carnivore

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carnivore

(kär`nəvôr'), term commonly applied to any animal whose diet consists wholly or largely of animal matter. In animal systematics it refers to members of the mammalian order Carnivora (see ChordataChordata
, phylum of animals having a notochord, or dorsal stiffening rod, as the chief internal skeletal support at some stage of their development. Most chordates are vertebrates (animals with backbones), but the phylum also includes some small marine invertebrate animals.
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). This large order is divided into two suborders, the Fissipedia, or land carnivores, and the Pinnipedia, or fin-footed carnivores. The Fissipedia encompasses two superfamilies: one (Canoidea) includes the dogdog,
carnivorous, domesticated wolf (Canis lupus familiaris) of the family Canidae, to which the jackal and fox also belong. The family Canidae is sometimes referred to as the dog family, and its characteristics, e.g.
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, bearbear,
large mammal of the family Ursidae in the order Carnivora, found almost exclusively in the Northern Hemisphere. Bears have large heads, bulky bodies, massive hindquarters, short, powerful limbs, very short tails, and coarse, thick fur.
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, raccoonraccoon,
nocturnal New World mammal of the genus Procyon. The common raccoon of North America, Procyon lotor, also called coon, is found from S Canada to South America, except in parts of the Rocky Mts. and in deserts.
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, and weaselweasel,
name for certain small, lithe, carnivorous mammals of the family Mustelidae (weasel family). Members of this family are generally characterized by long bodies and necks, short legs, small rounded ears, and medium to long tails.
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 families and the other (Feloidea) includes the catcat,
name applied broadly to the carnivorous mammals constituting the family Felidae, and specifically to the domestic cat, Felis catus. The great roaring cats, the lion, tiger, and leopard are anatomically very similar to one another and constitute the genus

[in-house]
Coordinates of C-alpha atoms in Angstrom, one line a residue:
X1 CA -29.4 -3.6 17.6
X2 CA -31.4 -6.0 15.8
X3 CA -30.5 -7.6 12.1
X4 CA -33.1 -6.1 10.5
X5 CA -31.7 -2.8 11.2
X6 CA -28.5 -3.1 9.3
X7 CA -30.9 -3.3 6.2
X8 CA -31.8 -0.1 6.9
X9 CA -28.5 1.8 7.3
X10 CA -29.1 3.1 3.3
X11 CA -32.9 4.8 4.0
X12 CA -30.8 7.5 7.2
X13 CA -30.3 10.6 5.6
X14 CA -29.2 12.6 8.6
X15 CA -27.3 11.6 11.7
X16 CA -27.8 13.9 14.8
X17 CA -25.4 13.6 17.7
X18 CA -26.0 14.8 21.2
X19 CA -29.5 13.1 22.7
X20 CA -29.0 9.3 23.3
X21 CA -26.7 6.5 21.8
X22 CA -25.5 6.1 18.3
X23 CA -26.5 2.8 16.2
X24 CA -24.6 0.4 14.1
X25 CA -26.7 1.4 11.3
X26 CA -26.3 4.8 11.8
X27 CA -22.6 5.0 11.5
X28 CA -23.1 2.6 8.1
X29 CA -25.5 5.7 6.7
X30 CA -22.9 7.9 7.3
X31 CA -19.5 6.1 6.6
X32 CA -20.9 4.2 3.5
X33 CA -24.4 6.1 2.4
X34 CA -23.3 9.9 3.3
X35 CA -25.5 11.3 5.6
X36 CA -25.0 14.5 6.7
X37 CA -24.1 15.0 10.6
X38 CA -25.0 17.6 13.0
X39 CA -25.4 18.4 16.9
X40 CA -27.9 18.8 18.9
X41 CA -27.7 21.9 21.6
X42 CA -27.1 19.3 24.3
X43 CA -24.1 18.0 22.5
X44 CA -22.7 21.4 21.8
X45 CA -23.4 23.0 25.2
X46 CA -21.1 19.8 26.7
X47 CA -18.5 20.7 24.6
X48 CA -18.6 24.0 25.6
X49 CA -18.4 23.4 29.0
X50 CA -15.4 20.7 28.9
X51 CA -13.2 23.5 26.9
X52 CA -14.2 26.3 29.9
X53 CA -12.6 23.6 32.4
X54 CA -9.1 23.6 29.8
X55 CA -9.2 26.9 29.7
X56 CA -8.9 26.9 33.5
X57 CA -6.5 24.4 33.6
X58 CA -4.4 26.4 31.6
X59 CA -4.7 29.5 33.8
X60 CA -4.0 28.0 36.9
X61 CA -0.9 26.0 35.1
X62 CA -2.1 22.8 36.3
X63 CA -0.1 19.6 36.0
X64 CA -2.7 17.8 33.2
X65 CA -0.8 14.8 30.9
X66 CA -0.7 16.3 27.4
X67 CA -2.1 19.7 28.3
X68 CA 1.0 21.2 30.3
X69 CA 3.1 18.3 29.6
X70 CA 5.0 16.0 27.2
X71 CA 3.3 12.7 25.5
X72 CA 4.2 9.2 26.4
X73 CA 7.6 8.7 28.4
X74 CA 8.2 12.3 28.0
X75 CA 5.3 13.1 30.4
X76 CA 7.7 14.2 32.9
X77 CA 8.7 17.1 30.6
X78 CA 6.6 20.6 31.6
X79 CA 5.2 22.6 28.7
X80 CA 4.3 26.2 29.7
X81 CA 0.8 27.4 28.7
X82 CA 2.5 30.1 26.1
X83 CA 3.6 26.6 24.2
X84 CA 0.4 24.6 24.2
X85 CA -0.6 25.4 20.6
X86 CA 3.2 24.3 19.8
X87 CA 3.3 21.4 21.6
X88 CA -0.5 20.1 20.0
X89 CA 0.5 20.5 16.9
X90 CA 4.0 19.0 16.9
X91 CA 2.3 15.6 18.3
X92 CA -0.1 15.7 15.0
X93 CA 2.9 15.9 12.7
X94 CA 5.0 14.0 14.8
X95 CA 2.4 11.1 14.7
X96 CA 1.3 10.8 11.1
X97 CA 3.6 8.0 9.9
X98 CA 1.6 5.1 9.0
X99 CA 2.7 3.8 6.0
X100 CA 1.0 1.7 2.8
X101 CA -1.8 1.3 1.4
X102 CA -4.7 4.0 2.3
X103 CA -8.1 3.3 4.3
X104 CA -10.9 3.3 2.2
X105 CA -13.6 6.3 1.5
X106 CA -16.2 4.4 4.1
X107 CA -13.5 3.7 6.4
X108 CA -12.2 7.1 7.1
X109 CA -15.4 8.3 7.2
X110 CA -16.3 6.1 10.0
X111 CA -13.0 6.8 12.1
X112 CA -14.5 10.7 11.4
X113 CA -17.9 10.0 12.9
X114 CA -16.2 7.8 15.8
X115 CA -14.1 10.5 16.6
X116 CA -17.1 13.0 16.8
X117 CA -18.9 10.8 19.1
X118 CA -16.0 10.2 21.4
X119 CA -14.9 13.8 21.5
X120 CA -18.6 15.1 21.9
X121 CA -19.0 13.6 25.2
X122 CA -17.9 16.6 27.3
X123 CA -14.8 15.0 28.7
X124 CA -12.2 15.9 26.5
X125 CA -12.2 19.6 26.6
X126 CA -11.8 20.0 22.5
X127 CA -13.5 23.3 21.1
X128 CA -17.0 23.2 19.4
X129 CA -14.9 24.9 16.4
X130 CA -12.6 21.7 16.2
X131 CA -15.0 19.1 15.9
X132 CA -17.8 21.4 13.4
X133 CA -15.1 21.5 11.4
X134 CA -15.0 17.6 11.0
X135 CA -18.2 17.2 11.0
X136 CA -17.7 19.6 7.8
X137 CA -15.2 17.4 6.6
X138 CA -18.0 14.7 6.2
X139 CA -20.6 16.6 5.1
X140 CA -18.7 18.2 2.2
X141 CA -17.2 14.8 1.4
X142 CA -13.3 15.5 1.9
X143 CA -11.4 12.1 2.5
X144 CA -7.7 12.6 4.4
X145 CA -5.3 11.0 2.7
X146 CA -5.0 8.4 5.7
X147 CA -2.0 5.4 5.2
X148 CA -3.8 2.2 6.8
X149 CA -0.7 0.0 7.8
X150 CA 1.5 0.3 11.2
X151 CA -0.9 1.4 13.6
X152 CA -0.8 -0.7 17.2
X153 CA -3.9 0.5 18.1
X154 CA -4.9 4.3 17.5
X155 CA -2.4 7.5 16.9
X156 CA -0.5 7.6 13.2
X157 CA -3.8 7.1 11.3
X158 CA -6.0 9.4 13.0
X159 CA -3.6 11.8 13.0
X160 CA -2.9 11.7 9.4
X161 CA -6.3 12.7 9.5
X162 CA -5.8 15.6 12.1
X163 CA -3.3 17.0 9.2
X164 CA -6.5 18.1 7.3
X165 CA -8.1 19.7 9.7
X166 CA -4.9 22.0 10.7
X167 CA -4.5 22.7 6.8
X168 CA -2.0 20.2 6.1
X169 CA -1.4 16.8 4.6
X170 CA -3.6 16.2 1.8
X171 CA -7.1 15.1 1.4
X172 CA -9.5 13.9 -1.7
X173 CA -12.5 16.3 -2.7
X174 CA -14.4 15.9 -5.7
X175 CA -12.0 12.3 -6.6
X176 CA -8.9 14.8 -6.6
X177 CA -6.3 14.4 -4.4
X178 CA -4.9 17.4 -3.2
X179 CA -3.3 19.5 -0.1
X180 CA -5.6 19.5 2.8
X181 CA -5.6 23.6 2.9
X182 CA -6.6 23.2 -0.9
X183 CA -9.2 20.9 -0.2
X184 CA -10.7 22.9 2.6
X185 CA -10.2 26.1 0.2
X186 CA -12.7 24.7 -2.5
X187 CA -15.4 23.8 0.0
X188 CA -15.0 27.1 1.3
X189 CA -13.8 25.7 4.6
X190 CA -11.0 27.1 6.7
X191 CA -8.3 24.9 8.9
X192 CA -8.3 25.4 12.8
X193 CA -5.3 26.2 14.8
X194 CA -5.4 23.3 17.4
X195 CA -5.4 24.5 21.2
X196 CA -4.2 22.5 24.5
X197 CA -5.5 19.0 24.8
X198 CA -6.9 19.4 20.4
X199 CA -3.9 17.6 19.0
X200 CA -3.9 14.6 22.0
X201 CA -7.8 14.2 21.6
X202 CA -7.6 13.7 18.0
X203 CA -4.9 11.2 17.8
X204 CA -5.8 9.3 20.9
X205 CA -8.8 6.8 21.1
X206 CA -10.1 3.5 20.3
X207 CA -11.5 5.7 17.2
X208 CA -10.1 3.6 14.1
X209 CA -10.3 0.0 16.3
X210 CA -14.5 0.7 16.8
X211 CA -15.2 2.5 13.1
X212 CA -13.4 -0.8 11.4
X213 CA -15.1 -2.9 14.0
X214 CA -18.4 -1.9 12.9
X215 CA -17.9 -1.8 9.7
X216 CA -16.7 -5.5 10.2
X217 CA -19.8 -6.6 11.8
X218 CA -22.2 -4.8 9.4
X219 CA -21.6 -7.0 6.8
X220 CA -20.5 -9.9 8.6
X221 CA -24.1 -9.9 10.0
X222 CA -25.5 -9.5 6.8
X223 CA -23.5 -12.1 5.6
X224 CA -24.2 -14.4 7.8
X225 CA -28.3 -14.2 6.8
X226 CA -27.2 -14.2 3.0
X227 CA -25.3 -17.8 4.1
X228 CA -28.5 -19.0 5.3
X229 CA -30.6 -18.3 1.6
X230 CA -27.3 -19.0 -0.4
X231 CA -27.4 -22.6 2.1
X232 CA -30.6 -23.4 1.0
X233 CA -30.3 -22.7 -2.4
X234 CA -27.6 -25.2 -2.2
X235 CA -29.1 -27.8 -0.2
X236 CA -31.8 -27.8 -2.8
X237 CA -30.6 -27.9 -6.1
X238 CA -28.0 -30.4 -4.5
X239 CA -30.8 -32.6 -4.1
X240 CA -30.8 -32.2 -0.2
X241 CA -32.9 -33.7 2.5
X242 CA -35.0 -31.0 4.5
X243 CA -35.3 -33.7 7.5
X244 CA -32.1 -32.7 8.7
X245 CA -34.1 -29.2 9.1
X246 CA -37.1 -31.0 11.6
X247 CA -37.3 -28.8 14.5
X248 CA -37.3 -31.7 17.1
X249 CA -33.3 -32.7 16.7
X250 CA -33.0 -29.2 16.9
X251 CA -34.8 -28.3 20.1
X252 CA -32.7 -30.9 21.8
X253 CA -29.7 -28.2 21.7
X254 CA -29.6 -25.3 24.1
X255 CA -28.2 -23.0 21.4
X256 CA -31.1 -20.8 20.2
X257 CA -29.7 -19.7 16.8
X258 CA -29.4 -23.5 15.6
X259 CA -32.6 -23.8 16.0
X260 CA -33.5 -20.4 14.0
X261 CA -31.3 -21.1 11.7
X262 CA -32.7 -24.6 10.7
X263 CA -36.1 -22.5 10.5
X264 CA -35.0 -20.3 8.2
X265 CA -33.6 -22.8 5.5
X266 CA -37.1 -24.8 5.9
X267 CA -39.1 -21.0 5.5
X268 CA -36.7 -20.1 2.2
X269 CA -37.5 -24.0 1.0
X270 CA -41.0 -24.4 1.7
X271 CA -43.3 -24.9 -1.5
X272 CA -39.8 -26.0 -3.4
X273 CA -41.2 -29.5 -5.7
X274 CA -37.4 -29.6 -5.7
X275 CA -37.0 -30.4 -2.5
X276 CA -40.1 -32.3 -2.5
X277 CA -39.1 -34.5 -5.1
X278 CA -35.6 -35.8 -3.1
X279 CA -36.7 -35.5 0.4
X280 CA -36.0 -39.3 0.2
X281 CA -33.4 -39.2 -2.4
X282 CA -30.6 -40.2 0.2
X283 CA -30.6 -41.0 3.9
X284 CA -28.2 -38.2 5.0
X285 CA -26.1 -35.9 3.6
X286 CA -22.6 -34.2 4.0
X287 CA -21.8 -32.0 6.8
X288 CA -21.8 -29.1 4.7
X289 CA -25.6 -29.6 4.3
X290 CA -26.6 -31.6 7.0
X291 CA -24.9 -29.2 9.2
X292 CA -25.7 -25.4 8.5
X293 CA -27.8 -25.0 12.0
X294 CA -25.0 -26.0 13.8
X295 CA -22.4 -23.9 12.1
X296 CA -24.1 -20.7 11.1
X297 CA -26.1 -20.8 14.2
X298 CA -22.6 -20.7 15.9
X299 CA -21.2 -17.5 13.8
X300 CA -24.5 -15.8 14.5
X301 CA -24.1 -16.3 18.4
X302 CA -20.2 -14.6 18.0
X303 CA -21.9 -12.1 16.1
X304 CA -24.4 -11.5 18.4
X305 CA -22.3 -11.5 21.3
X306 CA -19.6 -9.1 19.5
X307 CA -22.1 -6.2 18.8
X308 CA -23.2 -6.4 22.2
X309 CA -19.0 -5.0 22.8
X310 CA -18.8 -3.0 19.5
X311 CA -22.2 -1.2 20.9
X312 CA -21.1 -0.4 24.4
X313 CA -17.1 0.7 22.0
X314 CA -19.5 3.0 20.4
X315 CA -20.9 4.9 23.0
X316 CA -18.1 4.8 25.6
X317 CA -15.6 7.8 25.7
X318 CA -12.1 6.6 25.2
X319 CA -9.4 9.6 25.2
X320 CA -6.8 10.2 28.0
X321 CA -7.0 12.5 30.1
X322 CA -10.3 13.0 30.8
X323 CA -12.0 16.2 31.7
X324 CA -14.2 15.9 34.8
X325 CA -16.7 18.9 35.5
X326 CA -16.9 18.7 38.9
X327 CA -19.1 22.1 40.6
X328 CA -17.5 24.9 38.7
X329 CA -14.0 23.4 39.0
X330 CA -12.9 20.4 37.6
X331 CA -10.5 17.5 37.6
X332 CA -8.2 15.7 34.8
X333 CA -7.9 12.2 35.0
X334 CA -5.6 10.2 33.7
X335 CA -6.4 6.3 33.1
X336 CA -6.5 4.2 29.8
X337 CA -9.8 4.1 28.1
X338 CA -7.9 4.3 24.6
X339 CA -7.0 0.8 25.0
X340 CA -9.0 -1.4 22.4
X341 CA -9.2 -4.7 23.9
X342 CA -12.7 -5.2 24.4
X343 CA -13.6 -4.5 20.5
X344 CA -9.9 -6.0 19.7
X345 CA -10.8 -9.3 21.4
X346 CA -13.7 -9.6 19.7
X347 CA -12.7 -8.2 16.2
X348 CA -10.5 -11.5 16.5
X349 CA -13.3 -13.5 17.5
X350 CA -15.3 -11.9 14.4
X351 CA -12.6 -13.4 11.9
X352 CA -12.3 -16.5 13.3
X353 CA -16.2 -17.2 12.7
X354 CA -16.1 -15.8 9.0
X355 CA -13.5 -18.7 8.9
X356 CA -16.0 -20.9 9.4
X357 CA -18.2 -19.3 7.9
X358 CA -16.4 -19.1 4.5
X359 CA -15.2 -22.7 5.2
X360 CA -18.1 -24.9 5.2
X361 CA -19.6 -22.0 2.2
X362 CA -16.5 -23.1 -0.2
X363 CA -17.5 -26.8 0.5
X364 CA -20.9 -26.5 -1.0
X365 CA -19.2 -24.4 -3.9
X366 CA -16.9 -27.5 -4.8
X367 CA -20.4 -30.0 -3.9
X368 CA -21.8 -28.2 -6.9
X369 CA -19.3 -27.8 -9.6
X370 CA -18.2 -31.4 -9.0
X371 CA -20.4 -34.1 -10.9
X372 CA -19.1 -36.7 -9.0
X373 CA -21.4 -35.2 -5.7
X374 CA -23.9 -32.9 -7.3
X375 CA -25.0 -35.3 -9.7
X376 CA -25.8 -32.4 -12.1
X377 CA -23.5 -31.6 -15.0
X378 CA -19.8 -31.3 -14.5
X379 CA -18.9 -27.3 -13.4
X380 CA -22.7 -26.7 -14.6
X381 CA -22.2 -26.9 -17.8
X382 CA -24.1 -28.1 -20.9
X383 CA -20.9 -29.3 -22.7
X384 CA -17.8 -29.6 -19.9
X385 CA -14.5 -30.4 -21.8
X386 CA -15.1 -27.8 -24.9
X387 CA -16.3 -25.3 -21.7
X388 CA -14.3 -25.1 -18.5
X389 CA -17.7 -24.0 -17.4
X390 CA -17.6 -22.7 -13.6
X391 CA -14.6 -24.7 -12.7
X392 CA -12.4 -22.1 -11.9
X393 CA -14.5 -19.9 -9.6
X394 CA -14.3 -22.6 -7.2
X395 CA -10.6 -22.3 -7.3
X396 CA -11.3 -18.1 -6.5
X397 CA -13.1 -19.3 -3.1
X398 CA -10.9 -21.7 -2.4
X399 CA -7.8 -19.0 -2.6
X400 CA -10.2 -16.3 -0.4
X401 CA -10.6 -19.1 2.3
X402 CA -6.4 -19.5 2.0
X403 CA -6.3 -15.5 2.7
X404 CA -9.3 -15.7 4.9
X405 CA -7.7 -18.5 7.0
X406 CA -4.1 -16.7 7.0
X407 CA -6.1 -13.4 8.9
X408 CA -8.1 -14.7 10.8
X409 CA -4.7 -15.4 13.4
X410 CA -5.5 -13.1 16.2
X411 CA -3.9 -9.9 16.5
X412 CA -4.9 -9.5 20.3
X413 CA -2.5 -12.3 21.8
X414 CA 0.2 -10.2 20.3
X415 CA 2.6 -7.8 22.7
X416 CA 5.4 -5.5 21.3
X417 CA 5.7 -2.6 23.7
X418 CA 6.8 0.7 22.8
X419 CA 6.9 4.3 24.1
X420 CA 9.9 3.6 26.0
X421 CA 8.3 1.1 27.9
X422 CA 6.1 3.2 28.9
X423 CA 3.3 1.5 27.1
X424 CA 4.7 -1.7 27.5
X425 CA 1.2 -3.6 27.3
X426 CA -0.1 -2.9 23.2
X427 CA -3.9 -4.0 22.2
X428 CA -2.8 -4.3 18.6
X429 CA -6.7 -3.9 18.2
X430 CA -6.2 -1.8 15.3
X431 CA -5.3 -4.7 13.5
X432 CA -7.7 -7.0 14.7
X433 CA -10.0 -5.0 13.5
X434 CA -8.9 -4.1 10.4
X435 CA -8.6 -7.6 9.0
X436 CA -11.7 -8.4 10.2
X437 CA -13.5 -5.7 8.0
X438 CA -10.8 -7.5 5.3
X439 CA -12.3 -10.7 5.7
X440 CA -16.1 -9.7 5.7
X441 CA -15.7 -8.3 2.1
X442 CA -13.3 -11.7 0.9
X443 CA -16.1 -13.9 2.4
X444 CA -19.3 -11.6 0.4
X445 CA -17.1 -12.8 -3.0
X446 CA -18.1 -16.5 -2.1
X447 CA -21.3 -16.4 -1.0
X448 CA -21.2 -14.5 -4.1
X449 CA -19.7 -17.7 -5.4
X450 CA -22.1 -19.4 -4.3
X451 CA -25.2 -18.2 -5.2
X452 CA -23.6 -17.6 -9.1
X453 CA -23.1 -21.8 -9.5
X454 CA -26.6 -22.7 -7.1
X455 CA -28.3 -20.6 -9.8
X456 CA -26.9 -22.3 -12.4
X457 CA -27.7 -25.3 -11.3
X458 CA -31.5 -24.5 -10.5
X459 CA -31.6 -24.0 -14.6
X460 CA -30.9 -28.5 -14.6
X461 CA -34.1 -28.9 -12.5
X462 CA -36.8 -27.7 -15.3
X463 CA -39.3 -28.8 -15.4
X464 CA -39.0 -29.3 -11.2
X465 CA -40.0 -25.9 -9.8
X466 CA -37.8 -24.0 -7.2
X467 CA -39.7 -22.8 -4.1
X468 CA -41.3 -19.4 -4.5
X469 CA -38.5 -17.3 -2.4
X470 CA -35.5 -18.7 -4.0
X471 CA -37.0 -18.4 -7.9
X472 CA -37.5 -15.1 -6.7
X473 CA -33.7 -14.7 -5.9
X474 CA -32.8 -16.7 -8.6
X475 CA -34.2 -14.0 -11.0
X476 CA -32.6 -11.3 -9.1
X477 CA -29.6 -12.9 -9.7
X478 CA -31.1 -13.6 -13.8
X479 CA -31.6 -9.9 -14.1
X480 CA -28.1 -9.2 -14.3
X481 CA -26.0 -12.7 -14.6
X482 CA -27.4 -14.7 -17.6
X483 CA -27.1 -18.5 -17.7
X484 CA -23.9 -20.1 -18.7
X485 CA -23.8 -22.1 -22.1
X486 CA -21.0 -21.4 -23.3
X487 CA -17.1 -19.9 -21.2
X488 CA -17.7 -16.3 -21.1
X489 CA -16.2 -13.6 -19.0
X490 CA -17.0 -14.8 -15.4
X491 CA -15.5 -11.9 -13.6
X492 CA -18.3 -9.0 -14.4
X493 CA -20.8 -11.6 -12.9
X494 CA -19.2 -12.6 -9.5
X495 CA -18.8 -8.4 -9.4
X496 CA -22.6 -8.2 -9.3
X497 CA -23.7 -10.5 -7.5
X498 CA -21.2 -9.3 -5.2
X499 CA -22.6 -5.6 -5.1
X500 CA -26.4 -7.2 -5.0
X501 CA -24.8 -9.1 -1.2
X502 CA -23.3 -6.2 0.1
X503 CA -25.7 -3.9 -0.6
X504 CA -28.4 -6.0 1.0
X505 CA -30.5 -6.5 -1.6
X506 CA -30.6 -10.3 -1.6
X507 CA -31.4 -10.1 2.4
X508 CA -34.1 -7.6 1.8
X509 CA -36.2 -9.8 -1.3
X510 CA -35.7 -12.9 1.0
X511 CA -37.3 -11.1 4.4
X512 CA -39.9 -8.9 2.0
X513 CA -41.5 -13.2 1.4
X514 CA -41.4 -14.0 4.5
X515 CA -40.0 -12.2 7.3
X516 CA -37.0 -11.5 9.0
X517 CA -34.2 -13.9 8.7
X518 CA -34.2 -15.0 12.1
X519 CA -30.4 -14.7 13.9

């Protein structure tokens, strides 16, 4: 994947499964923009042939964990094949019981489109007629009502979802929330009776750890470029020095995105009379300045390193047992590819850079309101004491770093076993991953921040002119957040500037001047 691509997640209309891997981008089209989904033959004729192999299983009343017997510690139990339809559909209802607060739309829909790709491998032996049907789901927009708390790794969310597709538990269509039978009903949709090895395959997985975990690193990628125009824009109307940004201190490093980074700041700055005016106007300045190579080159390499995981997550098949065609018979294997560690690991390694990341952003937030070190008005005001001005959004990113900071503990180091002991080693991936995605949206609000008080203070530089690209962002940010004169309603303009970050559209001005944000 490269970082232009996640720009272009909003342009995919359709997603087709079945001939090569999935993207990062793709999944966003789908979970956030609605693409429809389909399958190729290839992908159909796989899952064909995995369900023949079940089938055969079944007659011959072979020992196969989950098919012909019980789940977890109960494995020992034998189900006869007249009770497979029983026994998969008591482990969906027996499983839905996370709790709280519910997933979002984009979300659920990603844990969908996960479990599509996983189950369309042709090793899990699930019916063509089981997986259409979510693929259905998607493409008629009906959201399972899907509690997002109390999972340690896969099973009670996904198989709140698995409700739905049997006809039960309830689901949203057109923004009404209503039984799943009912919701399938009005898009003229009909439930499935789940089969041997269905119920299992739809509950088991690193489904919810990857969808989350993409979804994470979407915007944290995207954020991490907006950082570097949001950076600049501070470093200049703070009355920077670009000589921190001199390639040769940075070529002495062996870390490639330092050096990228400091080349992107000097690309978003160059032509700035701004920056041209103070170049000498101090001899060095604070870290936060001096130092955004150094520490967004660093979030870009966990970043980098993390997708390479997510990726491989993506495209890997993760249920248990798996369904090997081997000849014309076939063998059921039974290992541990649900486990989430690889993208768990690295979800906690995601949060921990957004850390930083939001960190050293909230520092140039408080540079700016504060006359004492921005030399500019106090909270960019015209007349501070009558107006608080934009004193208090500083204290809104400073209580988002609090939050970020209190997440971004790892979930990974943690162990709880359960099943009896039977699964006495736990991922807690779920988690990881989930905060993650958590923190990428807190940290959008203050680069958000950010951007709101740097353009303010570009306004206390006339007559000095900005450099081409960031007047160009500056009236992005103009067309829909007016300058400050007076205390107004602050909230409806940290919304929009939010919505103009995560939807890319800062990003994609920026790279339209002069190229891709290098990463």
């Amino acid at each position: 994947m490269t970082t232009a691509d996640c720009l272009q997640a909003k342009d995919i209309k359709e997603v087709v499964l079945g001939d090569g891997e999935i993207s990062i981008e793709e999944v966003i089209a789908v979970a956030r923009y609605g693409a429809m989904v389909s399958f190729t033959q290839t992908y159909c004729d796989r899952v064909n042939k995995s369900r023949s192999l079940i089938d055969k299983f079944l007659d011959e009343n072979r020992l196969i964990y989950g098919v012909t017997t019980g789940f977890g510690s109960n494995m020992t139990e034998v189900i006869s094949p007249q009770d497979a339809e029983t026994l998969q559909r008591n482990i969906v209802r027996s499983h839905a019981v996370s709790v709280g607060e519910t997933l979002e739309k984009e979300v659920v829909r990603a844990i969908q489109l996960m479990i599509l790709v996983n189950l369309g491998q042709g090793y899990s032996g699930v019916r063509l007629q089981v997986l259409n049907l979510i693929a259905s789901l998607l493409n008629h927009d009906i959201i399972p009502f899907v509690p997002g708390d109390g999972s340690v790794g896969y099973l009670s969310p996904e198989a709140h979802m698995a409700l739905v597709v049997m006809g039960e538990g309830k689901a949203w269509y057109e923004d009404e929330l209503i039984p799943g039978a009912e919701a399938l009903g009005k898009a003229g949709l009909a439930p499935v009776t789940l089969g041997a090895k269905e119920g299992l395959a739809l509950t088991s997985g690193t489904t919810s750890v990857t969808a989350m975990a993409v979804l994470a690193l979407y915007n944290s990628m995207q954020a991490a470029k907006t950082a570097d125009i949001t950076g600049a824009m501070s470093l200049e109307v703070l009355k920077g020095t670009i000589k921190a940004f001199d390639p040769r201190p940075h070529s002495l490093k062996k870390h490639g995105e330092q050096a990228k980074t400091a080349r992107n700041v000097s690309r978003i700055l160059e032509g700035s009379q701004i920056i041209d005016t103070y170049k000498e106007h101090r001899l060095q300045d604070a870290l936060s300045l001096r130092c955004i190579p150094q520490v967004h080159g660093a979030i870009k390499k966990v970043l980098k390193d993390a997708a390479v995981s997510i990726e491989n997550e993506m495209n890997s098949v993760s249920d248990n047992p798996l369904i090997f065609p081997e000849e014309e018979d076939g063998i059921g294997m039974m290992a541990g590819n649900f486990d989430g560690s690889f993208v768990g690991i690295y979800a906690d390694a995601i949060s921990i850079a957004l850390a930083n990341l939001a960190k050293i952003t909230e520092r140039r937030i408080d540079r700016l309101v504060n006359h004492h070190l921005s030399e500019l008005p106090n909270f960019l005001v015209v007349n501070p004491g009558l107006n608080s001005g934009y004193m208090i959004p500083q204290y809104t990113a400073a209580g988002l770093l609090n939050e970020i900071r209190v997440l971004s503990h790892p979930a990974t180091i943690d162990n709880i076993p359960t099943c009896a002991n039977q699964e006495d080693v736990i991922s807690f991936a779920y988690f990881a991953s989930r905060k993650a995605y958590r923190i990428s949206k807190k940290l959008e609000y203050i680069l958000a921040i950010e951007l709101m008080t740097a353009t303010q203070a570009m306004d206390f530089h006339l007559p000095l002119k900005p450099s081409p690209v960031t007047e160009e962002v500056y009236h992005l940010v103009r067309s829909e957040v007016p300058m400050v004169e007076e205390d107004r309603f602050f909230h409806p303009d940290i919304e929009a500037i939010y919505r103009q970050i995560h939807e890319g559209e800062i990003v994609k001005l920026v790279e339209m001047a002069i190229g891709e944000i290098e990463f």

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, civetcivet
or civet cat,
any of a large group of mostly nocturnal mammals of the Old World family Viverridae (civet family), which also includes the mongoose. Civets are not true cats, but the civet family is related to the cat family (Felidae).
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, and hyenahyena
, carnivorous, chiefly nocturnal mammal of the Old World family Hyaenidae. Although doglike in appearance, hyenas are more closely related to civets (family Viverridae) and cats (family Felidae) than to dogs (family Canidae).
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 families. The Pinnipedia, often classified as a separate order, includes the sealseal,
carnivorous aquatic mammal with front and hind feet modified as flippers, or fin-feet. The name seal is sometimes applied broadly to any of the fin-footed mammals, or pinnipeds, including the walrus, the eared seals (sea lion and fur seal), and the true seals, also called
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, sea lionsea lion,
fin-footed marine mammal of the eared seal family (Otariidae). Like the other member of this family, the fur seal, the sea lion is distinguished from the true seal by its external ears, long, flexible neck, supple forelimbs, and hind flippers that can be turned forward